"The square footage here is incredibly expensive," says Fàbrega, staring upwards. "But yet, if you look at Hong Kong from above, it's full of empty rooftops."

It is, he says, a big opportunity for growth.

Slobodan Simic hardly looks like a donkey farmer. A 62-year-old lawyer and former lawmaker in the Serbian parliament, he's in dark glasses, chomping on a tobacco pipe.

"Jesus rode to Jerusalem on a donkey," he says. "They're special creatures, and that's why everyone in Europe used to have one. Ours was the Balkan donkey, and I want to preserve it."

Arkansas's pesticide regulators have stepped into the middle of an epic battle between weeds and chemicals, which has now morphed into a battle between farmers. Hundreds of farmers say their crops have been damaged by a weedkiller that was sprayed on neighboring fields. Today, the Arkansas Plant Board voted to impose an unprecedented ban on that chemical.

Thirteen chefs divide into teams and begin to prepare appetizers, salads, mains and sides, and desserts. At their disposal are 300 pounds of "ugly" produce just rescued from local farms: purple cauliflower, cherries, shiitake mushrooms, pears, fingerling potatoes, shallots, kale and carrots.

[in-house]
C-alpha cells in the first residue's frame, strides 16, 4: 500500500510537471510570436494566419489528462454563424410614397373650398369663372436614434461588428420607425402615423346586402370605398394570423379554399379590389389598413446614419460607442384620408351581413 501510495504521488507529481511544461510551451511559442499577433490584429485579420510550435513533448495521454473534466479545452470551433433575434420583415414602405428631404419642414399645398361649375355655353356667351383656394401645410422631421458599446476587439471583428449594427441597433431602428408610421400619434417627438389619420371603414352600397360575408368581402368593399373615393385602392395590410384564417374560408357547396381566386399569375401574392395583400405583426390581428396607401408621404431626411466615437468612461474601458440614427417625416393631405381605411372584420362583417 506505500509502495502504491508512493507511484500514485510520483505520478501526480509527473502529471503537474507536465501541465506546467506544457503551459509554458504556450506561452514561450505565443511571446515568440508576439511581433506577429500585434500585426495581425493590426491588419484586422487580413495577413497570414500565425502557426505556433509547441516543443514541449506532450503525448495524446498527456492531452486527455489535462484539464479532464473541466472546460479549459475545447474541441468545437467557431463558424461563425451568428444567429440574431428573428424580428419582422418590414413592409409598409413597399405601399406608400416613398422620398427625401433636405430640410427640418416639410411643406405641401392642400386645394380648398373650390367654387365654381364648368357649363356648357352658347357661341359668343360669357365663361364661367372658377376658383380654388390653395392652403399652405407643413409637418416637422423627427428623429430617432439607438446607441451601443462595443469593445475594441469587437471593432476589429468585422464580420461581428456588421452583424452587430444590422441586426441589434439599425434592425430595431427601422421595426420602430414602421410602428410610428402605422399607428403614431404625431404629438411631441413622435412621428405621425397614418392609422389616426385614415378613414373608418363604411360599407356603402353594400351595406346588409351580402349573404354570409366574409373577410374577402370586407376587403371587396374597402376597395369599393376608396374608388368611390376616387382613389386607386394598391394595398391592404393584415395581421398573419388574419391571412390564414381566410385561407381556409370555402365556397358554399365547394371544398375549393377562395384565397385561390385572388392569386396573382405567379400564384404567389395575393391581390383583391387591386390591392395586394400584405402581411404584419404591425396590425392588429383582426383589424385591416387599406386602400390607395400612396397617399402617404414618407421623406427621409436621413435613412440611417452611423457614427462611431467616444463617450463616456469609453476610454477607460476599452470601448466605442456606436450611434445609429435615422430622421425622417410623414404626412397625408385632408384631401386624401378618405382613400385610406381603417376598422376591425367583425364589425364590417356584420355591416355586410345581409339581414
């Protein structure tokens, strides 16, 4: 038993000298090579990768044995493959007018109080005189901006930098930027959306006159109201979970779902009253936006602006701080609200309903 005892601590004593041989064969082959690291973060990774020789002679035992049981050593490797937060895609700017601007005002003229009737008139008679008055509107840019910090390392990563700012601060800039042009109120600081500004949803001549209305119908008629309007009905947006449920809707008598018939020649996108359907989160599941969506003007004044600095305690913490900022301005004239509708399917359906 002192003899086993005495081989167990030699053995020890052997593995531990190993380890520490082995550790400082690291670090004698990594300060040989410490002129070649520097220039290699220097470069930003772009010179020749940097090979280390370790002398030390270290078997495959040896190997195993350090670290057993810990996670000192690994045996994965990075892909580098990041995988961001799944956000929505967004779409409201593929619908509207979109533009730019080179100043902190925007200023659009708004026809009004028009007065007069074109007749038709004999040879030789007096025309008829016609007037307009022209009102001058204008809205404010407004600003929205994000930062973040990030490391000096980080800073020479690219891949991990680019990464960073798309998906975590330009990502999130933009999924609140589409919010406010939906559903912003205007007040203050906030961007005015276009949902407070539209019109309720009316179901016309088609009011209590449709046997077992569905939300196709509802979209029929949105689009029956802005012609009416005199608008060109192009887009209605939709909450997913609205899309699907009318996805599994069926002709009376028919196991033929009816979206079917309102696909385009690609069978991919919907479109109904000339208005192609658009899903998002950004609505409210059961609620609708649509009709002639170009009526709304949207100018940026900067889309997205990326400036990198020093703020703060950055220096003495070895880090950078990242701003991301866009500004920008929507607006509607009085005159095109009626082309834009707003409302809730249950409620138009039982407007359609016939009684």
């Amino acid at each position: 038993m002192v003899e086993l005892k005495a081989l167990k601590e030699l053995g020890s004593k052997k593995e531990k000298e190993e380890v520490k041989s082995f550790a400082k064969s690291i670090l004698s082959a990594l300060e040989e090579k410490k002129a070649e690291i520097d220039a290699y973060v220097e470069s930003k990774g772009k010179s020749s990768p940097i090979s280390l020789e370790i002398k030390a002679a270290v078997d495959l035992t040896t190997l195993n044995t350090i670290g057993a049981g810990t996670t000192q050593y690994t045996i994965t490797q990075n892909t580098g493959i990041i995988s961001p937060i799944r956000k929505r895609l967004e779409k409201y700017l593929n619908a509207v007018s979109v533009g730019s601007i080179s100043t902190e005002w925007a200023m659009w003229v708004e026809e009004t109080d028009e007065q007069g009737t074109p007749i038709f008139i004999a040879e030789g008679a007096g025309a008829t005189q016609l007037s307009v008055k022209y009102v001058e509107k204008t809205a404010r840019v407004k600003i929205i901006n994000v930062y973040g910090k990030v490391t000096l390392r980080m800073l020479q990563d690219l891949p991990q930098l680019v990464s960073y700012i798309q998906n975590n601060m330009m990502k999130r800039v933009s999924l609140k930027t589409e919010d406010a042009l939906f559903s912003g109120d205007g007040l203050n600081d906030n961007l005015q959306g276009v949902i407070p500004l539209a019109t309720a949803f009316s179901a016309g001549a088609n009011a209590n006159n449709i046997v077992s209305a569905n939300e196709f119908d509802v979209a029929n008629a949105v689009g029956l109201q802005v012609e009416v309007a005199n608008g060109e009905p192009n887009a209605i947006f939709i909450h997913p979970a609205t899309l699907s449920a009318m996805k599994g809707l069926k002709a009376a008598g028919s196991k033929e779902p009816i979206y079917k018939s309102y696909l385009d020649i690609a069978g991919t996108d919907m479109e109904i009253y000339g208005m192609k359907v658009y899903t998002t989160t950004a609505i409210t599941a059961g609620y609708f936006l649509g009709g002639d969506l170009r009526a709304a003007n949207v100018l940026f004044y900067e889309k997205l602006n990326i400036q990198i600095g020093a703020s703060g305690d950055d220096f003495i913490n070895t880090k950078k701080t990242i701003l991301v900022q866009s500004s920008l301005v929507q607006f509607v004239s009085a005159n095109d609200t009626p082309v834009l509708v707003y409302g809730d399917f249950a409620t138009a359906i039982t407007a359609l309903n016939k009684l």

Most of it looks super-fresh, though in some cases the produce is dinged or oddly colored enough to be unappealing to distributors.

Tim Mueller has raised corn and soybeans on 530 acres near Columbus, Neb., for decades, but now he is planning to take a huge gamble.

The big-box retailer Costco is building a new chicken-processing plant in Fremont, Neb., about an hour away from Mueller's farm. The company plans to slaughter 2 million birds per week. To raise all those chickens, Costco is recruiting about 120 farmers to sign on as contract poultry farmers.

Mueller wants in. But to do that, he plans to take out a massive $2 million loan to finance the construction of four chicken barns.

One of the biggest threats to global agriculture these days is a tiny, bright red weevil.

These little crimson devils eviscerate coconut, date and oil palms, and are native to South Asia. But thanks to globalization, and the fact that these tenacious buggers can fly up to 30 miles a day — over the last three decades they've spread to more than 60 countries from the Caribbean to Southern Europe.

NPR's Audie Cornish talks with David Tamarkin, editor of the website Epicurious, about his recent project compiling a list of "The 100 Greatest Home Cooks of All Time."

Spirits company Diageo is buying Casamigos, the tequila company co-founded by George Clooney, in a deal that values the company at up to $1 billion. The actor founded the company in 2013 with longtime friend Rande Gerber.

Diageo will make an upfront payment of $700 million for Casamigos, with another $300 million to follow if it hits sales targets.

Casamigos "has delivered impressive growth," Diageo says in a news release, "reaching 120,000 cases in 2016, primarily in the U.S." The company says the tequila brand is expected to top 170,000 cases by the end of this year.